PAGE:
The Dow dropped -12 points but the Russell fell -2.5%. That is not a good sign.

The Dow did not decline because of IBM's $5 gain. That supported the Dow while the other indexes were crashing. The dollar crashed through support and fell to a two month low. Tech stocks declined sharply even though Apple held its gains.

This could be the start of the correction I have been looking for and we could be setting up for a nice buy the dip play once we see how this plays out.

Today was not a good day for our positions. VMWare dropped -$4 and stopped out a $94.25 for a 35-cent loss on the option.

First Solar, after a +7 run on Tuesday gave back -4.27 today. I had moved up the stop to take us out with a profit and we were stopped at 145.25 for an 81-cent gain.

Be ready as we head towards the weekend. If we were lucky enough to see the decline continue we could be buying the dip soon. Since I am normally early on jumping into market events I am going to practice a little more caution on this next move. We don't know if this dip will be 2% or 10% so we will let the market be our guide.

Jim Brown



Current Portfolio




Current Position Changes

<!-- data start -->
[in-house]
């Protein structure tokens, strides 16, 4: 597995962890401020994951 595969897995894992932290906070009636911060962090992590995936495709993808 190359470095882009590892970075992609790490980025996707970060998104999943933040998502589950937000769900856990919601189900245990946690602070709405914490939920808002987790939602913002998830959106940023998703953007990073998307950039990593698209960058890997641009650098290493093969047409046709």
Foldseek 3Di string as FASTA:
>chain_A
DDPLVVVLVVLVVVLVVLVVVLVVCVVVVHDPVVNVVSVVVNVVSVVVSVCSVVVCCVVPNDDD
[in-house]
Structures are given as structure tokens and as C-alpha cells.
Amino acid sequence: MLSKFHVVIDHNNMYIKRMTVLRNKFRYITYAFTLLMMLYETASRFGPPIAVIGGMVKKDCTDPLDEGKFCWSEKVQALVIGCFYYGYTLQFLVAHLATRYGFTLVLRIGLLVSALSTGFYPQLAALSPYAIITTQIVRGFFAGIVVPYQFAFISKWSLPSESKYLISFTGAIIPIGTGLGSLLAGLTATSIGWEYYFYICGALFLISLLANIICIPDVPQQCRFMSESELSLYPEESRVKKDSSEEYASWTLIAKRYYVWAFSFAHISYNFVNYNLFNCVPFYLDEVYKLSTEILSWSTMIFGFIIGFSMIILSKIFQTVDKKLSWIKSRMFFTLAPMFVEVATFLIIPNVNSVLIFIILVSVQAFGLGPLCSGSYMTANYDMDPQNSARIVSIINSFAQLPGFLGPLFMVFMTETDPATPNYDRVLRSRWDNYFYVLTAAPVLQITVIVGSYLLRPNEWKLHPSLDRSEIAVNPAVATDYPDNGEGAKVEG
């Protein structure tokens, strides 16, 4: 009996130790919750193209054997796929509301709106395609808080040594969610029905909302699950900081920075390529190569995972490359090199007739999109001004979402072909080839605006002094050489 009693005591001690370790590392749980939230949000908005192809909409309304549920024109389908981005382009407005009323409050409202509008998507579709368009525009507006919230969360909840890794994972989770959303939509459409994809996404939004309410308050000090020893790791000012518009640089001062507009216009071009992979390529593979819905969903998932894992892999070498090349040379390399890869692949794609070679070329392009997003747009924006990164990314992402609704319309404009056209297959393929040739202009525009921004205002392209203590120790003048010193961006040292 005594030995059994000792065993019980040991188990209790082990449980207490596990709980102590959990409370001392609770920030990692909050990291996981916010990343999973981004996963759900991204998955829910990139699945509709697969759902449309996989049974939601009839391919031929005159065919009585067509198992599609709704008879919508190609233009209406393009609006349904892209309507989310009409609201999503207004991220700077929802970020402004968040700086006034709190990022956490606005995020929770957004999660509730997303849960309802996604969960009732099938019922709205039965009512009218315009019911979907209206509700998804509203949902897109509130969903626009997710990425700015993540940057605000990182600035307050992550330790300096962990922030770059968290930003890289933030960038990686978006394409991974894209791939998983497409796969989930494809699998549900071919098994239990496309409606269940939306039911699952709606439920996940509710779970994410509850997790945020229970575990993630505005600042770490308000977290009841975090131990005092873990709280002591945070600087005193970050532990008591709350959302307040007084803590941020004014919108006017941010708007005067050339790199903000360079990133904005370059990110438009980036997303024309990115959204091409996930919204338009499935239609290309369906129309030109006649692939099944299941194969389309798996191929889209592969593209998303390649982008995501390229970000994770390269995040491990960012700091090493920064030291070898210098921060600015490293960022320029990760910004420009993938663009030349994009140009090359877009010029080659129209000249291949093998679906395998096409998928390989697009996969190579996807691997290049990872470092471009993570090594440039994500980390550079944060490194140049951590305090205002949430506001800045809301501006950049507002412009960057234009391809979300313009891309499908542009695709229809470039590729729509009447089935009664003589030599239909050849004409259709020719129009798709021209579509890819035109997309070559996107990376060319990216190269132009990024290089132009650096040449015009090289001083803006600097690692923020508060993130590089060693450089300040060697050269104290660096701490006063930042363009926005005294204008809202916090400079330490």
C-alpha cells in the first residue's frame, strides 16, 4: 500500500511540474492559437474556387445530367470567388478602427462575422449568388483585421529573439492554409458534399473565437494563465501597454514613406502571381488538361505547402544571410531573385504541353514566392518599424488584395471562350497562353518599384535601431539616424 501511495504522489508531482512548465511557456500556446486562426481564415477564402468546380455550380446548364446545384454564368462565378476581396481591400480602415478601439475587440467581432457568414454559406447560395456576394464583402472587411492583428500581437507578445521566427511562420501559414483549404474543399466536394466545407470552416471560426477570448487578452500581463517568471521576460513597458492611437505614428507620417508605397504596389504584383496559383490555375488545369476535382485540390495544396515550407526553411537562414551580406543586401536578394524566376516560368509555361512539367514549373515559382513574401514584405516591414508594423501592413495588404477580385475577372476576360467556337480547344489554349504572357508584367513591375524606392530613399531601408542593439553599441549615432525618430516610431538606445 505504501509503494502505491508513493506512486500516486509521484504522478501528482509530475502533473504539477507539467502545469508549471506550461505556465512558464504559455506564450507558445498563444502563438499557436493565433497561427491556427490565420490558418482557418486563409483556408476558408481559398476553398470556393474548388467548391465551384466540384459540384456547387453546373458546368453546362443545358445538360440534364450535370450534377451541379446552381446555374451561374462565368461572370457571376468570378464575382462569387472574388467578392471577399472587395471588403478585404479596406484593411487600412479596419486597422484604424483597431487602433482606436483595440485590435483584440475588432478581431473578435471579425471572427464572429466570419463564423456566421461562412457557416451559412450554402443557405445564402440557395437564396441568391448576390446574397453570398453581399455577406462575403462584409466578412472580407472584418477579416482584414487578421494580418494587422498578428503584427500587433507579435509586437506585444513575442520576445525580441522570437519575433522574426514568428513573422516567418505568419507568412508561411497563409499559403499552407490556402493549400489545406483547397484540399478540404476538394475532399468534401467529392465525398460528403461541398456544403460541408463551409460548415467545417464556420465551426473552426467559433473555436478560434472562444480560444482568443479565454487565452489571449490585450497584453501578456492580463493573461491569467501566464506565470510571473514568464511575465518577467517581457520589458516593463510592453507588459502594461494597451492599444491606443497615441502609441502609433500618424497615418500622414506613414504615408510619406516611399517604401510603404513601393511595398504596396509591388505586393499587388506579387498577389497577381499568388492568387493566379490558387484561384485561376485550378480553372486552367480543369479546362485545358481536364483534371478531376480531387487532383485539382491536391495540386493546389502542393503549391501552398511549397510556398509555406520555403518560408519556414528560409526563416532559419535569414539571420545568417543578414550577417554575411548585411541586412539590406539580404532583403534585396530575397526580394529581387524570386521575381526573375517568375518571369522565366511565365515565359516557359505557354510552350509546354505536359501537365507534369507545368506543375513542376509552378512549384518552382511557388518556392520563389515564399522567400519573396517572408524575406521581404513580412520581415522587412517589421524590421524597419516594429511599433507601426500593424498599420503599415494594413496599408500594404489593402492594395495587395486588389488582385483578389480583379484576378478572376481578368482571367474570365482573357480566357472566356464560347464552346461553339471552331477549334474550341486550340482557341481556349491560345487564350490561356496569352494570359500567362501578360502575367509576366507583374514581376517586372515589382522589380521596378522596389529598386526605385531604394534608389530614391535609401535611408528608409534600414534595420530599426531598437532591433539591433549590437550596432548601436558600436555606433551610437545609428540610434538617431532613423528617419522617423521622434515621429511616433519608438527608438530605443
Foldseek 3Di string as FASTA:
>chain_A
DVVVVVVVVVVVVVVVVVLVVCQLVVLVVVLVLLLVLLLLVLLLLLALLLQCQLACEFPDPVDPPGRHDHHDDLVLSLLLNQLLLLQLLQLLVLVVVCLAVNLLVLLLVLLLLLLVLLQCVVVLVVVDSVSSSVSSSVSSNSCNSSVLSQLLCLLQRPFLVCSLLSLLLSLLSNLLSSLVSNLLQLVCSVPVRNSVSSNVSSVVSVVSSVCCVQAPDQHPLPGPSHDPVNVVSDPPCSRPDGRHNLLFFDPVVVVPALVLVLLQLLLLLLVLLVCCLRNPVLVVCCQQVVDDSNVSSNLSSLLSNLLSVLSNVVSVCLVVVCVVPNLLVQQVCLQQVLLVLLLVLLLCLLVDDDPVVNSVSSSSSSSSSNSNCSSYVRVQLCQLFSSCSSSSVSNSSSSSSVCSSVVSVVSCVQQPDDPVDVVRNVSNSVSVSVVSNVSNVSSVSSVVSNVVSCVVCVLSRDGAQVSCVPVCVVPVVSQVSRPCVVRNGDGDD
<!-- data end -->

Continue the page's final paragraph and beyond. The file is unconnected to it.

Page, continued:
VMW - VMWare (Stopped out)

VMW was stopped out when it traded at $94.25 intraday. The option was trading at $2.60 at the time. We entered the trade on Tuesday at $2.25 giving us a 35-cent loss.


FSLR - First Solar (Stopped out)

First Solar stopped us out at $145.25 with the option trading at $2.19. We entered the position on Tuesday for $3.00 giving us an 81-cent gain.


New Recommendations


None


New Long Term Recommendations


None - Waiting for a "real" market dip


New Aggressive Recommendations


None


Margin Requirements:

There are several different formulas for determining margin requirements for naked put writing. These are normally broker specific and some can require larger margin requirements than others.

Here is the most common margin calculation for naked puts.

100% of the option premium + ((20% of the Underlying Market Value) - (OTM Value))

For simplicity of calculation simply use 20% of the underlying stock price and you will always be safe. ($25 stock * 20% = $5 margin)